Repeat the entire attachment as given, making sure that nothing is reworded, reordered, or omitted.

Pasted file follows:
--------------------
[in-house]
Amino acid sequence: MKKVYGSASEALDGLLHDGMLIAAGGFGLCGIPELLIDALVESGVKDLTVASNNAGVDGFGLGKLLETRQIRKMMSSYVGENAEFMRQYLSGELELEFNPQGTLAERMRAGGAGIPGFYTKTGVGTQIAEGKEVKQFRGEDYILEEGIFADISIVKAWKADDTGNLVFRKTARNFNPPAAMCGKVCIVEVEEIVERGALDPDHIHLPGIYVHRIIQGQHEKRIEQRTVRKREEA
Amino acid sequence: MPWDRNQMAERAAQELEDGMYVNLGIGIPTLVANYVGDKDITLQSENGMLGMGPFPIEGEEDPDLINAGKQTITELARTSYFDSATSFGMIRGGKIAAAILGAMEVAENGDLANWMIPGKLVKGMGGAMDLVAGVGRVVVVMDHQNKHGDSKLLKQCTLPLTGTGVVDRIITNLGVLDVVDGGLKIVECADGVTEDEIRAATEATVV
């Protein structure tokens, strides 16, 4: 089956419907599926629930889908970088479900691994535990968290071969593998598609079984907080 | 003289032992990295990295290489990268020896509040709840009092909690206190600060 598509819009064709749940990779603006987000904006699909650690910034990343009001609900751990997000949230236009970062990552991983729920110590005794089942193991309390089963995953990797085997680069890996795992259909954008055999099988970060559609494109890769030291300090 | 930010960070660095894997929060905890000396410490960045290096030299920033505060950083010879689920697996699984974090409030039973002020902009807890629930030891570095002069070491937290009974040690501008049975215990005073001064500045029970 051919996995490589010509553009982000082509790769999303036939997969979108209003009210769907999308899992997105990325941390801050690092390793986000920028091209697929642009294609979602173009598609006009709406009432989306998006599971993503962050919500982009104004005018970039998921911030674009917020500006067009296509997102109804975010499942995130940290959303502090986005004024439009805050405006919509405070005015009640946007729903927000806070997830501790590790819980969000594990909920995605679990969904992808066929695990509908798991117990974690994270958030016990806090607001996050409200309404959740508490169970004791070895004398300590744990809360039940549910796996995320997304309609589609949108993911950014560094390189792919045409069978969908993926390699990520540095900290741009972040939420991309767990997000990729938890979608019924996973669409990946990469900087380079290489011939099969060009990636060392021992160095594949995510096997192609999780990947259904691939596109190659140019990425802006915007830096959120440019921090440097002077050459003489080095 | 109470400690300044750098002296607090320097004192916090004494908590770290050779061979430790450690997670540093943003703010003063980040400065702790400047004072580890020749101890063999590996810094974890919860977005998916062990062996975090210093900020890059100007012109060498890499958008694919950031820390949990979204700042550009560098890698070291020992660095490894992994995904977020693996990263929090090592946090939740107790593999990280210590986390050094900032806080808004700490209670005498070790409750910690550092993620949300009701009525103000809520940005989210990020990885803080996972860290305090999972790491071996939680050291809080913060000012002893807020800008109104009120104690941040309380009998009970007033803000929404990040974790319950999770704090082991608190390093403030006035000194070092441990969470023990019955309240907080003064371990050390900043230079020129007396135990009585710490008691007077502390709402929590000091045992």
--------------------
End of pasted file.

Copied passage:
[in-house]
Amino acid sequence: MKKVYGSASEALDGLLHDGMLIAAGGFGLCGIPELLIDALVESGVKDLTVASNNAGVDGFGLGKLLETRQIRKMMSSYVGENAEFMRQYLSGELELEFNPQGTLAERMRAGGAGIPGFYTKTGVGTQIAEGKEVKQFRGEDYILEEGIFADISIVKAWKADDTGNLVFRKTARNFNPPAAMCGKVCIVEVEEIVERGALDPDHIHLPGIYVHRIIQGQHEKRIEQRTVRKREEA
Amino acid sequence: MPWDRNQMAERAAQELEDGMYVNLGIGIPTLVANYVGDKDITLQSENGMLGMGPFPIEGEEDPDLINAGKQTITELARTSYFDSATSFGMIRGGKIAAAILGAMEVAENGDLANWMIPGKLVKGMGGAMDLVAGVGRVVVVMDHQNKHGDSKLLKQCTLPLTGTGVVDRIITNLGVLDVVDGGLKIVECADGVTEDEIRAATEATVV
């Protein structure tokens, strides 16, 4: 089956419907599926629930889908970088479900691994535990968290071969593998598609079984907080 | 003289032992990295990295290489990268020896509040709840009092909690206190600060 598509819009064709749940990779603006987000904006699909650690910034990343009001609900751990997000949230236009970062990552991983729920110590005794089942193991309390089963995953990797085997680069890996795992259909954008055999099988970060559609494109890769030291300090 | 930010960070660095894997929060905890000396410490960045290096030299920033505060950083010879689920697996699984974090409030039973002020902009807890629930030891570095002069070491937290009974040690501008049975215990005073001064500045029970 051919996995490589010509553009982000082509790769999303036939997969979108209003009210769907999308899992997105990325941390801050690092390793986000920028091209697929642009294609979602173009598609006009709406009432989306998006599971993503962050919500982009104004005018970039998921911030674009917020500006067009296509997102109804975010499942995130940290959303502090986005004024439009805050405006919509405070005015009640946007729903927000806070997830501790590790819980969000594990909920995605679990969904992808066929695990509908798991117990974690994270958030016990806090607001996050409200309404959740508490169970004791070895004398300590744990809360039940549910796996995320997304309609589609949108993911950014560094390189792919045409069978969908993926390699990520540095900290741009972040939420991309767990997000990729938890979608019924996973669409990946990469900087380079290489011939099969060009990636060392021992160095594949995510096997192609999780990947259904691939596109190659140019990425802006915007830096959120440019921090440097002077050459003489080095 | 109470400690300044750098002296607090320097004192916090004494908590770290050779061979430790450690997670540093943003703010003063980040400065702790400047004072580890020749101890063999590996810094974890919860977005998916062990062996975090210093900020890059100007012109060498890499958008694919950031820390949990979204700042550009560098890698070291020992660095490894992994995904977020693996990263929090090592946090939740107790593999990280210590986390050094900032806080808004700490209670005498070790409750910690550092993620949300009701009525103000809520940005989210990020990885803080996972860290305090999972790491071996939680050291809080913060000012002893807020800008109104009120104690941040309380009998009970007033803000929404990040974790319950999770704090082991608190390093403030006035000194070092441990969470023990019955309240907080003064371990050390900043230079020129007396135990009585710490008691007077502390709402929590000091045992």